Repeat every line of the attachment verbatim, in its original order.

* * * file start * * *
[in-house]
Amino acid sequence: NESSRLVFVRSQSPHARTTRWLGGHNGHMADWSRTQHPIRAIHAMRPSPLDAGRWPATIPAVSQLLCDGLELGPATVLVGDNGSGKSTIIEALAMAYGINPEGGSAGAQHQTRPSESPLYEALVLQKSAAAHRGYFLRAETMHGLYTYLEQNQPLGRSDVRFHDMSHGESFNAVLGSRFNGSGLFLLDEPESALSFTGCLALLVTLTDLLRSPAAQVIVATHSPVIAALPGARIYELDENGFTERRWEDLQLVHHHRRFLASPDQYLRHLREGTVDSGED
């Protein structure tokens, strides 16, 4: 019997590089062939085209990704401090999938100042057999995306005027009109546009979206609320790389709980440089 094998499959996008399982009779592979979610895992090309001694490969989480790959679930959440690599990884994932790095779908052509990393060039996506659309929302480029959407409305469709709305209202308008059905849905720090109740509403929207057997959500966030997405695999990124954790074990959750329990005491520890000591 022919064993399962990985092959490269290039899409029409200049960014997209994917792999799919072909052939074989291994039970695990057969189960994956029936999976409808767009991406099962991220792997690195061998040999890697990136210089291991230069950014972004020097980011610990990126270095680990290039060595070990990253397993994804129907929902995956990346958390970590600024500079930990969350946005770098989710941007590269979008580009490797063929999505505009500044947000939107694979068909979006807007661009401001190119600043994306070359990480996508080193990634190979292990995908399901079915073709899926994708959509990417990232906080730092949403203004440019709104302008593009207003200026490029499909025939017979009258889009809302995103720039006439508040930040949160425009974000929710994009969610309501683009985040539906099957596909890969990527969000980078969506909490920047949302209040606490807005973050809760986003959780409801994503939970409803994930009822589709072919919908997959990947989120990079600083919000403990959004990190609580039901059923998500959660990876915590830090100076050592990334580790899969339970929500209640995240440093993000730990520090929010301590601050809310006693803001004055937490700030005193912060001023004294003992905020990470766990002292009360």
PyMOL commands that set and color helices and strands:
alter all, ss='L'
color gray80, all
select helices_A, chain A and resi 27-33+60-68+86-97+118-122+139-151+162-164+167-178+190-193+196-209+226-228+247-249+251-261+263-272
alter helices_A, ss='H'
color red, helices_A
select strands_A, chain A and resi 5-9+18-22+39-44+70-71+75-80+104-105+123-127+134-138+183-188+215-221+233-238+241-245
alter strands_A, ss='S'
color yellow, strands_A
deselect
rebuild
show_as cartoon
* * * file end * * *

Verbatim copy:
[in-house]
Amino acid sequence: NESSRLVFVRSQSPHARTTRWLGGHNGHMADWSRTQHPIRAIHAMRPSPLDAGRWPATIPAVSQLLCDGLELGPATVLVGDNGSGKSTIIEALAMAYGINPEGGSAGAQHQTRPSESPLYEALVLQKSAAAHRGYFLRAETMHGLYTYLEQNQPLGRSDVRFHDMSHGESFNAVLGSRFNGSGLFLLDEPESALSFTGCLALLVTLTDLLRSPAAQVIVATHSPVIAALPGARIYELDENGFTERRWEDLQLVHHHRRFLASPDQYLRHLREGTVDSGED
């Protein structure tokens, strides 16, 4: 019997590089062939085209990704401090999938100042057999995306005027009109546009979206609320790389709980440089 094998499959996008399982009779592979979610895992090309001694490969989480790959679930959440690599990884994932790095779908052509990393060039996506659309929302480029959407409305469709709305209202308008059905849905720090109740509403929207057997959500966030997405695999990124954790074990959750329990005491520890000591 022919064993399962990985092959490269290039899409029409200049960014997209994917792999799919072909052939074989291994039970695990057969189960994956029936999976409808767009991406099962991220792997690195061998040999890697990136210089291991230069950014972004020097980011610990990126270095680990290039060595070990990253397993994804129907929902995956990346958390970590600024500079930990969350946005770098989710941007590269979008580009490797063929999505505009500044947000939107694979068909979006807007661009401001190119600043994306070359990480996508080193990634190979292990995908399901079915073709899926994708959509990417990232906080730092949403203004440019709104302008593009207003200026490029499909025939017979009258889009809302995103720039006439508040930040949160425009974000929710994009969610309501683009985040539906099957596909890969990527969000980078969506909490920047949302209040606490807005973050809760986003959780409801994503939970409803994930009822589709072919919908997959990947989120990079600083919000403990959004990190609580039901059923998500959660990876915590830090100076050592990334580790899969339970929500209640995240440093993000730990520090929010301590601050809310006693803001004055937490700030005193912060001023004294003992905020990470766990002292009360």
PyMOL commands that set and color helices and strands:
alter all, ss='L'
color gray80, all
select helices_A, chain A and resi 27-33+60-68+86-97+118-122+139-151+162-164+167-178+190-193+196-209+226-228+247-249+251-261+263-272
alter helices_A, ss='H'
color red, helices_A
select strands_A, chain A and resi 5-9+18-22+39-44+70-71+75-80+104-105+123-127+134-138+183-188+215-221+233-238+241-245
alter strands_A, ss='S'
color yellow, strands_A
deselect
rebuild
show_as cartoon